The Constitution provides for the election of the President and the Parliament, the selection of the Government, the powers of each and the relations between them.[2] It ensures judicial authority and creates a High Court (a never-as-yet-convened court for trying the Government),[5] a Constitutional Council (an innovation of the Fifth Republic),[2] and an Economic and Social Council.

Treaties and the EU

It enables the ratification of international treaties[6] and those associated with the European Union. It is unclear whether the wording, especially the reserves of reciprocity, is compatible with European Union law.

Amendment

The Constitution also sets out methods for its own amendment: a referendum (article 11) or a Parliamentary process with Presidential consent. The normal procedure of constitutional amendment is that the amendment must be adopted in identical terms by both houses of Parliament and then must be adopted by a simple majority in a referendum or by a three-fifths supermajority of the French Congress, a joint session of both houses of Parliament (article 89).

Principles

Prior to 1971, though executive, administrative and judicial decisions had to comply with the general principles of law (jurisprudence derived from law and the practice of law in general), there were no such restrictions on legislation. It was assumed that unelected judges and other appointees should not be able to overrule laws voted for by the directly elected French parliament.

"Constitutional block"

In 1971, a landmark decision by the Constitutional Council (71-44DC[7]) cited the preamble of the Constitution and its references to the principles laid in the Declaration of the Rights of Man and of the Citizen as a reason for rejecting a law that, according to the council, violated one of these principles.[3] Although considered a juridical coup d'état at the time, the decision formed basis of the Constitutional Council today.[3]

Since then, it is assumed that the "constitutional block" includes not only the Constitution, but also the other texts referred to in its preamble:

Since then, the possibility of sending laws before the council has been extended. In practice, the political opposition sends all controversial laws before it.

Principles of the Republic

In the Constitution, are written the principles of the French Republic:[8]

  • Social welfare, which means that everybody must be able to access free public services and be helped when needed.
  • Laïcité, which means that the churches are separated from the State and the freedom of religion is protected.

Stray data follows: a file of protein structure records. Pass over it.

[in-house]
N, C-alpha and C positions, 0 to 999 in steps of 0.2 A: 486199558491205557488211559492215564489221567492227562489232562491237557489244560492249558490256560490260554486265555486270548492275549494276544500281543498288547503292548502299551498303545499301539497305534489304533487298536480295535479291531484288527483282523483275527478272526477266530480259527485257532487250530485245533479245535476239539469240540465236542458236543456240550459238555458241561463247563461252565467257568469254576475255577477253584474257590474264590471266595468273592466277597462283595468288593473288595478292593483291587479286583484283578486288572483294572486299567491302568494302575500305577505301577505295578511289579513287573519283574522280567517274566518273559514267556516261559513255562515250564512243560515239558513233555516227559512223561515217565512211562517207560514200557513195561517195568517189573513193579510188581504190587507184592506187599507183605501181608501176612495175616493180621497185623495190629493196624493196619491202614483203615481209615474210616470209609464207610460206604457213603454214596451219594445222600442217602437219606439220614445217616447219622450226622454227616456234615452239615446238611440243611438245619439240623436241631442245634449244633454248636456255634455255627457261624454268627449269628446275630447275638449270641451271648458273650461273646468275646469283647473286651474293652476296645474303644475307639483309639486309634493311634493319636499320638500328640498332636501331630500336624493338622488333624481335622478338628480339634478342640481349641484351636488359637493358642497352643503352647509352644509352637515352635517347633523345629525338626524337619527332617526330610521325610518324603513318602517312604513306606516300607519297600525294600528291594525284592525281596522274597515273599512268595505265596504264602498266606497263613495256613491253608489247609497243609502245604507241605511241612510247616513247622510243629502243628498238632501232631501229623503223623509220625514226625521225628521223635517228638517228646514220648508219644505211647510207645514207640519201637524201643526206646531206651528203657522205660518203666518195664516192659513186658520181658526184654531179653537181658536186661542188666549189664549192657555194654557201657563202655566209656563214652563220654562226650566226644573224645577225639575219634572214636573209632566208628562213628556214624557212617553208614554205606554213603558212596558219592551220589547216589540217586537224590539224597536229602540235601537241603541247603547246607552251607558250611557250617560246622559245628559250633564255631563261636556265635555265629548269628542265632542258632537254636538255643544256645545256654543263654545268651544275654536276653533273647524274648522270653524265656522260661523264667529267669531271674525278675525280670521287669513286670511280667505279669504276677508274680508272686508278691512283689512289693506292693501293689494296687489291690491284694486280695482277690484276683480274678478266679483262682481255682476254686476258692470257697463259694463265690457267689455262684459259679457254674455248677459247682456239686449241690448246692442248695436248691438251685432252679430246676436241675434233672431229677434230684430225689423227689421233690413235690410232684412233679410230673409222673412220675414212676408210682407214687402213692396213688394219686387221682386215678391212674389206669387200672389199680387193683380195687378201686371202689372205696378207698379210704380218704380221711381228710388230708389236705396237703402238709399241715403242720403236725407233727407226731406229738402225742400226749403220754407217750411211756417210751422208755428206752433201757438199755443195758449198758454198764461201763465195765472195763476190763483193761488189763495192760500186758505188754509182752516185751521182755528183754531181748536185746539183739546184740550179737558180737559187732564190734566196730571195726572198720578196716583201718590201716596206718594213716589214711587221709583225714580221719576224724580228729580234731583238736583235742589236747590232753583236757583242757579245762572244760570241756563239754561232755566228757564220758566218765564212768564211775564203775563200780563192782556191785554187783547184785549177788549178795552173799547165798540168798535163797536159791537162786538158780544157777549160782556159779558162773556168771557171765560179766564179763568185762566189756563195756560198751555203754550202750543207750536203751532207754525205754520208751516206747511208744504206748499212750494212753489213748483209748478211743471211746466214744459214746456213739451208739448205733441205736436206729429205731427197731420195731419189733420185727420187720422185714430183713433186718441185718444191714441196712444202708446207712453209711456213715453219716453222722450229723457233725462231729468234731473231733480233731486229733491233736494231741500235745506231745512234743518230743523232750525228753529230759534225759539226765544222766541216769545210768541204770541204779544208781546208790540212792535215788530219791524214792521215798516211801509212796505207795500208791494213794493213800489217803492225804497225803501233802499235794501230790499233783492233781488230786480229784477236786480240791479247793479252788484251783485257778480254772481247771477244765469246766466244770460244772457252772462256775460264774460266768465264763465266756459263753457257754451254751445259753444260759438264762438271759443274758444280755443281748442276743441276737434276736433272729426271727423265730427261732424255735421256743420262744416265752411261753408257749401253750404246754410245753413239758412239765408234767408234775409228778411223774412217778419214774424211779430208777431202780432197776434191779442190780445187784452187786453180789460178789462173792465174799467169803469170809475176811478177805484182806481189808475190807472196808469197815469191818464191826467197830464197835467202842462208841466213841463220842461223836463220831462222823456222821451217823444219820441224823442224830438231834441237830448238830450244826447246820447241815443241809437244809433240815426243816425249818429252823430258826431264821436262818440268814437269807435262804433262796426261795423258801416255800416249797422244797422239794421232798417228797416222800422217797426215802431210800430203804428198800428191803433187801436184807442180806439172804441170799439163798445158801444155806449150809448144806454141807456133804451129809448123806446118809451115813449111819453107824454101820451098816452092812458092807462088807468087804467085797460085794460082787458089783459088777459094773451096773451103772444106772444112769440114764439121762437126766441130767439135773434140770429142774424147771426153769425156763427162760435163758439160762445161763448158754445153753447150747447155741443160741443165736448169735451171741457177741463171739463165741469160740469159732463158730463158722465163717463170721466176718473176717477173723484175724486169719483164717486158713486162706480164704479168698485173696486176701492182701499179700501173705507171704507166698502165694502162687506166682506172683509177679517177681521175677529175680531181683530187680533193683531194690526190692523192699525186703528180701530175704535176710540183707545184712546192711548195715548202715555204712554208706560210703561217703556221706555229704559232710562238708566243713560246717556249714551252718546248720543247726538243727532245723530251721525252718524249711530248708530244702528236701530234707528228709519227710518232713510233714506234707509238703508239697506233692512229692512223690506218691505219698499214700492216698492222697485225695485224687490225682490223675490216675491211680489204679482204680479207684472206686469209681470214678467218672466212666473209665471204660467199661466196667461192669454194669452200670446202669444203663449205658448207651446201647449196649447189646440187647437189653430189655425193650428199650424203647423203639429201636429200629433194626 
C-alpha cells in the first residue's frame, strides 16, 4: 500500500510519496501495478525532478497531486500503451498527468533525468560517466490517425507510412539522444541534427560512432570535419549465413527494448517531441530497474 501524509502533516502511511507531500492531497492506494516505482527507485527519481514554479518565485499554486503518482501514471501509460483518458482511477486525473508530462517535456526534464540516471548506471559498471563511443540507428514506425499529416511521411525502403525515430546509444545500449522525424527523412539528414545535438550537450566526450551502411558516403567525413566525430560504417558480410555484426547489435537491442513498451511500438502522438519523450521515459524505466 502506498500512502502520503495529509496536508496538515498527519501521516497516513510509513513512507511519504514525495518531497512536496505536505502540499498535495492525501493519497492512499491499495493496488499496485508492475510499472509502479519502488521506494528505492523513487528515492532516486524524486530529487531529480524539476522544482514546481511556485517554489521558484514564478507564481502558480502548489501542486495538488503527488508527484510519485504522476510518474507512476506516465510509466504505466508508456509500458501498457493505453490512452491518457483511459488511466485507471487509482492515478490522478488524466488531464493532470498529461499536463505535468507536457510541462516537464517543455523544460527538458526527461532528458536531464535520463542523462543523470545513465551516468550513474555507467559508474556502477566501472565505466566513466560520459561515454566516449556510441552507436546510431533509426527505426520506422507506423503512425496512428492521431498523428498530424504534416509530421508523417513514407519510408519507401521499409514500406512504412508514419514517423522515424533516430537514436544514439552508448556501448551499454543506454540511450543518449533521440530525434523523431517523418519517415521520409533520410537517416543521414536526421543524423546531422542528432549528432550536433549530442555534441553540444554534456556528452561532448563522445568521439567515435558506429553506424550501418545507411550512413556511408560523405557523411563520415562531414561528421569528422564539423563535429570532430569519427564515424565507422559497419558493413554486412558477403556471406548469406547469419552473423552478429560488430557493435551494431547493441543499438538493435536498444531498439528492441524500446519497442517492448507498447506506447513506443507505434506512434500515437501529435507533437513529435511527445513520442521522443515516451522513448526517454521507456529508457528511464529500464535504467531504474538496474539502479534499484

• Democracy, which means that the Parliament and the Government are elected by the people.
  • Indivisibility, which means that the French people are united in a single sovereign country with one language, the French language, and all people are equal.

Amendments

The Constitution, in Article 89, has an amending formula. First, a constitutional bill must be approved by both houses of Parliament. Then, the bill must either be approved by the Congress, a special joint session of both houses, or submitted to a referendum.

In 1962, Charles de Gaulle proposed that the President be elected by direct suffrage.[2] He bypassed the amendment procedure by directly sending a constitutional amendment to referendum (article 11). The Art. 11 procedure was envisioned as a procedure for proposing legislation, including changing the organization of constitutional institutions.[2] The 1962 referendum was approved by 62% of the vote but only 46% of registered voters.[3][2] The amendment permitted the establishment of a popularly-elected presidency, which would otherwise have been vetoed by the Parliament.[9]

The referendum was highly controversial at the time, but the Constitutional Council ruled that it can only review legislative acts for unconstitutionality, not executive acts; since the referendum was proposed by the executive, it was unreviewable.[3] Since a referendum expressed the will of the sovereign people, the Council ruled that the amendment had been adopted.[10] Some scholars had regarded the amendment as a post hoc manifestation of the constituent power, which is the inherent power of the people to bypass an existing constitution to adopt a new constitution.[3]